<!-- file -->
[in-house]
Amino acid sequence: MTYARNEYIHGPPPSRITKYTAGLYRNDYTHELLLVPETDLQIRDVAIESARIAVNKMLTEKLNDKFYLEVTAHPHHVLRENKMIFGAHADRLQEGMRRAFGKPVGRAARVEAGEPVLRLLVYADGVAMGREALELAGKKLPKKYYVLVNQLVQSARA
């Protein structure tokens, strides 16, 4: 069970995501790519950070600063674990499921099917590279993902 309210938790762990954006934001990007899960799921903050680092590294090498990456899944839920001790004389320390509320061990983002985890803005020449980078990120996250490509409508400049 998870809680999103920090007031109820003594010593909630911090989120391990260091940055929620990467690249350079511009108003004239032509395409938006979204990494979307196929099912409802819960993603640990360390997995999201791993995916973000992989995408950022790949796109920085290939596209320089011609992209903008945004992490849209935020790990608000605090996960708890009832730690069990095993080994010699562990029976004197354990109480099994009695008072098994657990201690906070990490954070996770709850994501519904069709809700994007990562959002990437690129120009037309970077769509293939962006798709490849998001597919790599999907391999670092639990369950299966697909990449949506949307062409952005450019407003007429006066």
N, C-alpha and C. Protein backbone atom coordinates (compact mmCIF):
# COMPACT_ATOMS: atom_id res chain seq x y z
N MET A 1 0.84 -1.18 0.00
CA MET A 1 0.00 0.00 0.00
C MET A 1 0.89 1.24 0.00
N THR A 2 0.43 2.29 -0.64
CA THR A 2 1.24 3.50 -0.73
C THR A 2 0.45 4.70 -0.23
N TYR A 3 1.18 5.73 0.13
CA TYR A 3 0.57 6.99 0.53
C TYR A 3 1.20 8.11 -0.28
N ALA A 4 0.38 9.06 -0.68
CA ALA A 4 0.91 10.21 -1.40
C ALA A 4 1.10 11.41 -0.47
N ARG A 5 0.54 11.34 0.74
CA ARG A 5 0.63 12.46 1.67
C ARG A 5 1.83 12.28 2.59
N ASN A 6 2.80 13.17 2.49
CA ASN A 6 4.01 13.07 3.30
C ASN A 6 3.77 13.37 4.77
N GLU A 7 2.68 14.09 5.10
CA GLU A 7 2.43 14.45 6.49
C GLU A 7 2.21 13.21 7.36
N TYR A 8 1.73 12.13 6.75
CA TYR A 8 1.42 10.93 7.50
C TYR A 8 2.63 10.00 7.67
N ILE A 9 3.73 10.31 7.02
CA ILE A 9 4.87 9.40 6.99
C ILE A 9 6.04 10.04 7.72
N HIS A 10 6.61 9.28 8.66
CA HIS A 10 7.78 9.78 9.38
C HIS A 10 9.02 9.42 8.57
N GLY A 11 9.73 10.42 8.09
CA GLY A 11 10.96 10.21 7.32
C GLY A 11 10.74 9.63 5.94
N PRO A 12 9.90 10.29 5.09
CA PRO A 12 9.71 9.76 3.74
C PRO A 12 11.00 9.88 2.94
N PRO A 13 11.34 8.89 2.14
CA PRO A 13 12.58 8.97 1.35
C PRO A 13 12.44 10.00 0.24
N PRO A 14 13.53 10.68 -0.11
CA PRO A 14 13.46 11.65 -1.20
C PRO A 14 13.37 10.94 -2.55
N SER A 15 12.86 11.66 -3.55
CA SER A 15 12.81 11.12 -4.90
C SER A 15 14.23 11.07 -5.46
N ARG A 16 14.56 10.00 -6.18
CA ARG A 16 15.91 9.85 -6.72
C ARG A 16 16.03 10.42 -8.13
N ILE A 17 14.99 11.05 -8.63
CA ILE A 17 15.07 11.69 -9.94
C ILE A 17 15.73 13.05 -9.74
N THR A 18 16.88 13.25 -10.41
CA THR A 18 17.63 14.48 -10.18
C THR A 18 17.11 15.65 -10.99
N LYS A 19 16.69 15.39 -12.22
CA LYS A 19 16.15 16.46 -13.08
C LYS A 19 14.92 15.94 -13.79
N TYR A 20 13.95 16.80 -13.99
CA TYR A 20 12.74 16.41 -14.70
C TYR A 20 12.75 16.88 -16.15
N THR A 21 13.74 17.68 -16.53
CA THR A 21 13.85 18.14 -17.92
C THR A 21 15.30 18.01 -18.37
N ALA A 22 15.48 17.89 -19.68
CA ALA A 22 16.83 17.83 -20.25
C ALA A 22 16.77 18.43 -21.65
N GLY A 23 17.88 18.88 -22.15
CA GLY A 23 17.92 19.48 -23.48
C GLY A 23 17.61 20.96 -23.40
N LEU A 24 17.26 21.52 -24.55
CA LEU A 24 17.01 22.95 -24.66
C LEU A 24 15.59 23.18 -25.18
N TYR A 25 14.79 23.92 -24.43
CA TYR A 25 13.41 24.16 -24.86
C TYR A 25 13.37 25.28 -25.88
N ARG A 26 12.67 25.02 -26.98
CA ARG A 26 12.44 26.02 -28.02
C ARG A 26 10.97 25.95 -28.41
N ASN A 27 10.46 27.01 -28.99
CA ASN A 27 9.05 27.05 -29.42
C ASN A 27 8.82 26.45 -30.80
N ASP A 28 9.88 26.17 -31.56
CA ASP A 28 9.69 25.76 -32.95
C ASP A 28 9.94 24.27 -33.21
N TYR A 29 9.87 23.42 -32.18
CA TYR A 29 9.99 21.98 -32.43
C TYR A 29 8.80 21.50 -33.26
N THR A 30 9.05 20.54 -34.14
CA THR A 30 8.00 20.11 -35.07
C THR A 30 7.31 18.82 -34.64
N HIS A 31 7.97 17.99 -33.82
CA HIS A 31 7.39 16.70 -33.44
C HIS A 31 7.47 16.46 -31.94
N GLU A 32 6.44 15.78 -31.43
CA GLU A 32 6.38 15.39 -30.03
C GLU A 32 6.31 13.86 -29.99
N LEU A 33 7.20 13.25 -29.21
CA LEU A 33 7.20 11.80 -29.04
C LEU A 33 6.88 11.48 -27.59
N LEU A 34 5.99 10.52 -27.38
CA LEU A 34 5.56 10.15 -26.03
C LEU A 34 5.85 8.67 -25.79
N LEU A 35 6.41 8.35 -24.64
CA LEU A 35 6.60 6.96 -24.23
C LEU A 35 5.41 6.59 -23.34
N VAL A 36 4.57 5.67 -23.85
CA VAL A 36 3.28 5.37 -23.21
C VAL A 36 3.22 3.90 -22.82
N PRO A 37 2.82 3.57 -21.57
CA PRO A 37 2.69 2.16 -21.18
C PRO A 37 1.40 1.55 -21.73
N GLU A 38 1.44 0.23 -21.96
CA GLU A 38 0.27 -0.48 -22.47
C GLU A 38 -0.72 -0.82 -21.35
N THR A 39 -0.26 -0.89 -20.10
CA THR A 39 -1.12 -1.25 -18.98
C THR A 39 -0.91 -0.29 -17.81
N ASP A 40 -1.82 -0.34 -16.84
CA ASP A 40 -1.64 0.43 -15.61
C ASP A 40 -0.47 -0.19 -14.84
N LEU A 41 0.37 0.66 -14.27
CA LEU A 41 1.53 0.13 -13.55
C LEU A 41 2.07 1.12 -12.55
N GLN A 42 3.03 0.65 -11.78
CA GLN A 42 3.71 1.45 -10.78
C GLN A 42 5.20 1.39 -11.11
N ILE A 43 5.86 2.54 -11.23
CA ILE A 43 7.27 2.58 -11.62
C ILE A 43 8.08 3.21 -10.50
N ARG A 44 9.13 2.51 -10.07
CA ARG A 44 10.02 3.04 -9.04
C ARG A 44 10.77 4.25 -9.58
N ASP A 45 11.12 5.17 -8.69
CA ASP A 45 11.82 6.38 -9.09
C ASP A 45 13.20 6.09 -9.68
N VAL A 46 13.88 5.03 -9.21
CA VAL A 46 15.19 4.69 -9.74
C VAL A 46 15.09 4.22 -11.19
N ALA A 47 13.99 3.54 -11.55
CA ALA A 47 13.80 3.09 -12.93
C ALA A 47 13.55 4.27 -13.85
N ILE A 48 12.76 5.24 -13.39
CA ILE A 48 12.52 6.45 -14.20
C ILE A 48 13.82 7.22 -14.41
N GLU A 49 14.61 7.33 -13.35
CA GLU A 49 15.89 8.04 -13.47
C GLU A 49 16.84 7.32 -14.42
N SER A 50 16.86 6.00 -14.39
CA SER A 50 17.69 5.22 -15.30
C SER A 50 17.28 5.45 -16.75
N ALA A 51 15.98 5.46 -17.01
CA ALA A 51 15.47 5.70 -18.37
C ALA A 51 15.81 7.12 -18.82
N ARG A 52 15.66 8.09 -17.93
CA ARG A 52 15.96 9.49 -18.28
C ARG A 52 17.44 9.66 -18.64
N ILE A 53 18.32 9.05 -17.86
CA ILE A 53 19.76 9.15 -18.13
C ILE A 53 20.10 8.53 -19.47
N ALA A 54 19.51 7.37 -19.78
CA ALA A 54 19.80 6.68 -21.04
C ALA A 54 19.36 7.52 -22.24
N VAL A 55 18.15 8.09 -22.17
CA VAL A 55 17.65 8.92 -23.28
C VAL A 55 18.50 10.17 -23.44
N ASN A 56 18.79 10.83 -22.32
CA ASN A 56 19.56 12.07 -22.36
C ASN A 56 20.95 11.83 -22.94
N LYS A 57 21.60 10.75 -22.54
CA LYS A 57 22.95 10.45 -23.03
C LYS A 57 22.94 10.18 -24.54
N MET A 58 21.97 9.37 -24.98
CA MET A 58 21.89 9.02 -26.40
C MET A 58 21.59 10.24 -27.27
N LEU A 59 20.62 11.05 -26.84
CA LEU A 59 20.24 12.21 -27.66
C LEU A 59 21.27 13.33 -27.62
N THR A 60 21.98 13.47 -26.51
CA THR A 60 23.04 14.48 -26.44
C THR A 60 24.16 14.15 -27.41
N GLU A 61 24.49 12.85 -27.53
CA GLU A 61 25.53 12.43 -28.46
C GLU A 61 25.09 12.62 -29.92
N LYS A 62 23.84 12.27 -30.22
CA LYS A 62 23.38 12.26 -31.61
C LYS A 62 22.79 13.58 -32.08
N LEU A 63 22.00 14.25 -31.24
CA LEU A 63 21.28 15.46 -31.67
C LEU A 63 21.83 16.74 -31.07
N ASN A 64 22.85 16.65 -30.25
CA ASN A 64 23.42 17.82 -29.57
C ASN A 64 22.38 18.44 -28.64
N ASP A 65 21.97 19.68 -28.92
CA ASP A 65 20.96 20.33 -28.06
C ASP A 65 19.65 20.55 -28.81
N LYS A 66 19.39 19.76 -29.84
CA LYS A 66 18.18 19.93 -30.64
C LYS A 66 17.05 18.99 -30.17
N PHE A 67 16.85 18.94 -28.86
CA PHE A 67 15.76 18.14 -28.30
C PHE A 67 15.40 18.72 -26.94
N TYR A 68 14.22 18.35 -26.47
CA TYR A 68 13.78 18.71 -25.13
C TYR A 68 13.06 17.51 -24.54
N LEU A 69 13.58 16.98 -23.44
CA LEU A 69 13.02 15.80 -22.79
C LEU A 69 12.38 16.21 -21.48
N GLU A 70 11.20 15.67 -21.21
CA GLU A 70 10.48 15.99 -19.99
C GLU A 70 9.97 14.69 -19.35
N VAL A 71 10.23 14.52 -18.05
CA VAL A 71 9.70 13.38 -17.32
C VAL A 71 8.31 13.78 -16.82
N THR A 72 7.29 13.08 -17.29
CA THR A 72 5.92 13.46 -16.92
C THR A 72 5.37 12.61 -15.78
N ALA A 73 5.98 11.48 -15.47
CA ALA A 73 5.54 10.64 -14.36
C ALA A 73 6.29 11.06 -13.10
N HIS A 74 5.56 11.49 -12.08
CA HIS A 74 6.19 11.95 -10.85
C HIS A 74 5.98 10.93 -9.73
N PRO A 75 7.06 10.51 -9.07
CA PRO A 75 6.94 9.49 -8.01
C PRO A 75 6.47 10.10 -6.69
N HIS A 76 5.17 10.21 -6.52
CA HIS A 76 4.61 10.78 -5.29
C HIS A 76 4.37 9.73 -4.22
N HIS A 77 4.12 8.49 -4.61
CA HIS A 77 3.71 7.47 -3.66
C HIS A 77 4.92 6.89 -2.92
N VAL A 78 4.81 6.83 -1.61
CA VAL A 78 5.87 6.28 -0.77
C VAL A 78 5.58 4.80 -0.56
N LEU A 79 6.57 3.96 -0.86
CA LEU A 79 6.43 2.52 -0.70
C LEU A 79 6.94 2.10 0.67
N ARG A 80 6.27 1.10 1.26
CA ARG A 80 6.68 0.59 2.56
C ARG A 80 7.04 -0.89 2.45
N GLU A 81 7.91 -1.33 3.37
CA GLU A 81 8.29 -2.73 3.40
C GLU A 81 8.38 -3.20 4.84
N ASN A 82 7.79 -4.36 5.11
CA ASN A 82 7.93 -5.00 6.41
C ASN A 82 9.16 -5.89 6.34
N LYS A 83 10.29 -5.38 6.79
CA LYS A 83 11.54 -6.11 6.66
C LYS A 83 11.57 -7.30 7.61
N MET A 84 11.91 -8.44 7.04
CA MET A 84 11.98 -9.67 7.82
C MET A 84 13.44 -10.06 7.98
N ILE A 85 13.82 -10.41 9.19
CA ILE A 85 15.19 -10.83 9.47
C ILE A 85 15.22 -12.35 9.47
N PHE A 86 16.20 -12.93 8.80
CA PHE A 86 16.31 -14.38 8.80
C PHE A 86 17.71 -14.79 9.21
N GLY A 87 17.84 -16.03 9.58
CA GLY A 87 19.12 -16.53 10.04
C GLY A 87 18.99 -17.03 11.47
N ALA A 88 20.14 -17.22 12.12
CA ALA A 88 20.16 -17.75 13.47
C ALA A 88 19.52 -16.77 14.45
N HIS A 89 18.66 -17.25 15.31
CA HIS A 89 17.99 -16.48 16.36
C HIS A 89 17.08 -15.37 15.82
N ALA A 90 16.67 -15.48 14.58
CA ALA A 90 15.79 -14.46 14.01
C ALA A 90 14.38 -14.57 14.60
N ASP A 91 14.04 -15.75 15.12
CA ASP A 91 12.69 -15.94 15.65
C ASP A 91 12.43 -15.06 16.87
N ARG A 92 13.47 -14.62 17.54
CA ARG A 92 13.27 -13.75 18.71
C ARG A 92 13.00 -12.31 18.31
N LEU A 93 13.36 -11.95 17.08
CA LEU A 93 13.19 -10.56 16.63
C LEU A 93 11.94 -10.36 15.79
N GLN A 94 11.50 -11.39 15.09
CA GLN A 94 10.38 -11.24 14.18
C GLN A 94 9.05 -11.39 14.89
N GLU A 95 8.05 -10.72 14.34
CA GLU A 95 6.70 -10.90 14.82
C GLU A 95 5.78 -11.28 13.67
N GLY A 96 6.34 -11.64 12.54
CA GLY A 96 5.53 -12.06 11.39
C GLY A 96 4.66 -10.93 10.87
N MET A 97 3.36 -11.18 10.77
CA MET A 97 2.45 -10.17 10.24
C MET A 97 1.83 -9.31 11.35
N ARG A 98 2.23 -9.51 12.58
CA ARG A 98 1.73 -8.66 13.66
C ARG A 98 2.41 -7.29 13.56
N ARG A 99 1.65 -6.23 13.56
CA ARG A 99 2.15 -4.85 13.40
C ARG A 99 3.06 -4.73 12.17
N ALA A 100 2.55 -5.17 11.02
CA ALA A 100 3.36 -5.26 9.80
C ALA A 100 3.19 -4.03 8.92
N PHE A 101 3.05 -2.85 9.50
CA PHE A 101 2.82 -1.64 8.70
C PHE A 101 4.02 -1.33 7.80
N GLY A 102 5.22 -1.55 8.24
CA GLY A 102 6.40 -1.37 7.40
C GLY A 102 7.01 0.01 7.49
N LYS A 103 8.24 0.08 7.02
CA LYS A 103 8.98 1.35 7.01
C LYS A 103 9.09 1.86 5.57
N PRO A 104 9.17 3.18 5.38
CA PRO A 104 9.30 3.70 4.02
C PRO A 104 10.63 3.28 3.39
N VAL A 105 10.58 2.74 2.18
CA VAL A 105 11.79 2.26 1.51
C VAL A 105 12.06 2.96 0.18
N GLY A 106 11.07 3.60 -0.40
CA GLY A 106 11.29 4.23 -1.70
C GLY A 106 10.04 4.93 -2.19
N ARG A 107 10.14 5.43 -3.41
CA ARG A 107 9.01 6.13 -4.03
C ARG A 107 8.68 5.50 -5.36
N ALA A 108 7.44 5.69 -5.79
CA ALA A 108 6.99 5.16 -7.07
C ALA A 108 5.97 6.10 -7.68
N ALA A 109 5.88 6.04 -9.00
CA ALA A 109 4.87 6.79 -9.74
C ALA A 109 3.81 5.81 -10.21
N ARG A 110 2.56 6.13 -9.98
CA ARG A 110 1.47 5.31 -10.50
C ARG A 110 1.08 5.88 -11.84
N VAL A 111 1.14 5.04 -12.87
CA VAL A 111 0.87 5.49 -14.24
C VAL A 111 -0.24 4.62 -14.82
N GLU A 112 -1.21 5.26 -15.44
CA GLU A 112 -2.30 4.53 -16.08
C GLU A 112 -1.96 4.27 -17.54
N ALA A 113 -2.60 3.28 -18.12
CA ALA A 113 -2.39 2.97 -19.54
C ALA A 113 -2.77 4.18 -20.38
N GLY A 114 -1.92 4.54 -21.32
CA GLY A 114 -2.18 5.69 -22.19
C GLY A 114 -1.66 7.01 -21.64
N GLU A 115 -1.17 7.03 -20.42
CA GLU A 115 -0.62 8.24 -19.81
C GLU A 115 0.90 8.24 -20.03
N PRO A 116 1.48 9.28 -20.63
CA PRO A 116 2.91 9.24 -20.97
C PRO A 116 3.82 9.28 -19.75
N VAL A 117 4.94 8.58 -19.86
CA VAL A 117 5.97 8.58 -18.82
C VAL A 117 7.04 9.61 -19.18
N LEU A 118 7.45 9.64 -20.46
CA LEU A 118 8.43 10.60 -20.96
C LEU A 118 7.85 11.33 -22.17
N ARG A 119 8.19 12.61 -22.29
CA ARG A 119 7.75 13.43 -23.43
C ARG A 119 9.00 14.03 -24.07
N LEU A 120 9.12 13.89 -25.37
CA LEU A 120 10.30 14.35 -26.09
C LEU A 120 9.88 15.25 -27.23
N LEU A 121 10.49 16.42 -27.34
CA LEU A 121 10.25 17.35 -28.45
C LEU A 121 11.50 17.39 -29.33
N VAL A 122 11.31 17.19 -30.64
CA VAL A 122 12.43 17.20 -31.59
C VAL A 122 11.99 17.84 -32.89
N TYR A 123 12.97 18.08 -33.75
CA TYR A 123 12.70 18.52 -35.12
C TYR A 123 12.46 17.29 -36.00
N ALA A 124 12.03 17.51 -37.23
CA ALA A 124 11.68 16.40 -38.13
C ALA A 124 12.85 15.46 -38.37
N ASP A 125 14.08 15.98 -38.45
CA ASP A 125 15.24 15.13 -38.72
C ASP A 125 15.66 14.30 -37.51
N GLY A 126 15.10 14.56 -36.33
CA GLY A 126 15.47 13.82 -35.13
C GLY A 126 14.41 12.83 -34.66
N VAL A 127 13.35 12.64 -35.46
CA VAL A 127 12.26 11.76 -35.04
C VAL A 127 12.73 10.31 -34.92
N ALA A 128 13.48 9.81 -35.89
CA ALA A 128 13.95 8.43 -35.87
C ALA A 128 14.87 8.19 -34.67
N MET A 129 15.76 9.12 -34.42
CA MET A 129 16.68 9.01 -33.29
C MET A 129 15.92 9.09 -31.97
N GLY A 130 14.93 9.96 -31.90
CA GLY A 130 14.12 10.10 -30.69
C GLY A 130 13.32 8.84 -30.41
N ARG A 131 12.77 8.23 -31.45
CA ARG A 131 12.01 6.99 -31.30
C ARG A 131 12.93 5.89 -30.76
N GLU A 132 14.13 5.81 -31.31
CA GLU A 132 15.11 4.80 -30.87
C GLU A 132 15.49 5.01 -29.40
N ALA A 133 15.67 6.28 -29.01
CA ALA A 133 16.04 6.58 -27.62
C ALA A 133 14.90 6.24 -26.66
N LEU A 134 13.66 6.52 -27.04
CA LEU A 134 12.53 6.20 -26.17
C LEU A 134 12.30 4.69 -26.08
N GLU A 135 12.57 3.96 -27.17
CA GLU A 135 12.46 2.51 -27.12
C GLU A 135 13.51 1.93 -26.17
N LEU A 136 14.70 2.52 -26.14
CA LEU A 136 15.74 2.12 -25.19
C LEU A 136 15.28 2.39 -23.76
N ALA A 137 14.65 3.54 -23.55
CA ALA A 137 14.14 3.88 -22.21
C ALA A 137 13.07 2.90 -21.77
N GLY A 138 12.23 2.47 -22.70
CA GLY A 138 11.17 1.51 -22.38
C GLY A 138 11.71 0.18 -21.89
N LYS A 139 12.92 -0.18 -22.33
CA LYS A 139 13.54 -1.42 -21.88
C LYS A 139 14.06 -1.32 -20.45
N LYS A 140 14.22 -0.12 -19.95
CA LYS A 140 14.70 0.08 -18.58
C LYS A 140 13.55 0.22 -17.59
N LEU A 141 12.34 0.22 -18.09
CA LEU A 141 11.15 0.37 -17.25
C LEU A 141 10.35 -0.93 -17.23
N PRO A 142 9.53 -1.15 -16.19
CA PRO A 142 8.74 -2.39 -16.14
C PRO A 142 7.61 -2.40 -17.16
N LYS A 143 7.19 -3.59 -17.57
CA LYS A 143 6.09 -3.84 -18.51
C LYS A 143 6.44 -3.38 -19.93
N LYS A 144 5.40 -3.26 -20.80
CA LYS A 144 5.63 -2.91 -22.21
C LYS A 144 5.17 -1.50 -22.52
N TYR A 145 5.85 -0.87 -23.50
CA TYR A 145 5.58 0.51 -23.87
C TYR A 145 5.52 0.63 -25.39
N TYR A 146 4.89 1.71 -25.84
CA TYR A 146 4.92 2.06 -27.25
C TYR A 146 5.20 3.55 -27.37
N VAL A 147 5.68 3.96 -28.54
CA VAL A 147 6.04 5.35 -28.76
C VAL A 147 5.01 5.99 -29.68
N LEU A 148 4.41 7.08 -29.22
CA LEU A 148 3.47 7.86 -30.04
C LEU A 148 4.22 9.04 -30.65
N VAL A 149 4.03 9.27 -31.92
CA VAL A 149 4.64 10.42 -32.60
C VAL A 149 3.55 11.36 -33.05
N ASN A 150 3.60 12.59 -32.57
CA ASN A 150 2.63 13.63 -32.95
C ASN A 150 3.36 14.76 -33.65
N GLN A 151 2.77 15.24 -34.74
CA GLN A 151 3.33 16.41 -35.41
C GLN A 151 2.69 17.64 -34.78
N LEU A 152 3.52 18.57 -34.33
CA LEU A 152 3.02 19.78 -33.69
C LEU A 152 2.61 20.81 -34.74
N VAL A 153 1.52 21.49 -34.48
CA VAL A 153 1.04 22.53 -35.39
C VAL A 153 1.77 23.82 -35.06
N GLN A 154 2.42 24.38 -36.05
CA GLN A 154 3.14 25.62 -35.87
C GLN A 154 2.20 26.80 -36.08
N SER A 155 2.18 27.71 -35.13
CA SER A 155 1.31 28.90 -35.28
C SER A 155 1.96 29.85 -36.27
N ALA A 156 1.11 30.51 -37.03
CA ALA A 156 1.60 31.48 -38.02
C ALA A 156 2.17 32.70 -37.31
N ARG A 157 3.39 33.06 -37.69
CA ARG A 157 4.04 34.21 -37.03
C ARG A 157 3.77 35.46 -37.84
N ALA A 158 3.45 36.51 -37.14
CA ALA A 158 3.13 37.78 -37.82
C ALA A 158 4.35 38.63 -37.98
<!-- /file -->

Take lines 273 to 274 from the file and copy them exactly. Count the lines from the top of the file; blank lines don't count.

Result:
N ALA A 90 16.67 -15.48 14.58
CA ALA A 90 15.79 -14.46 14.01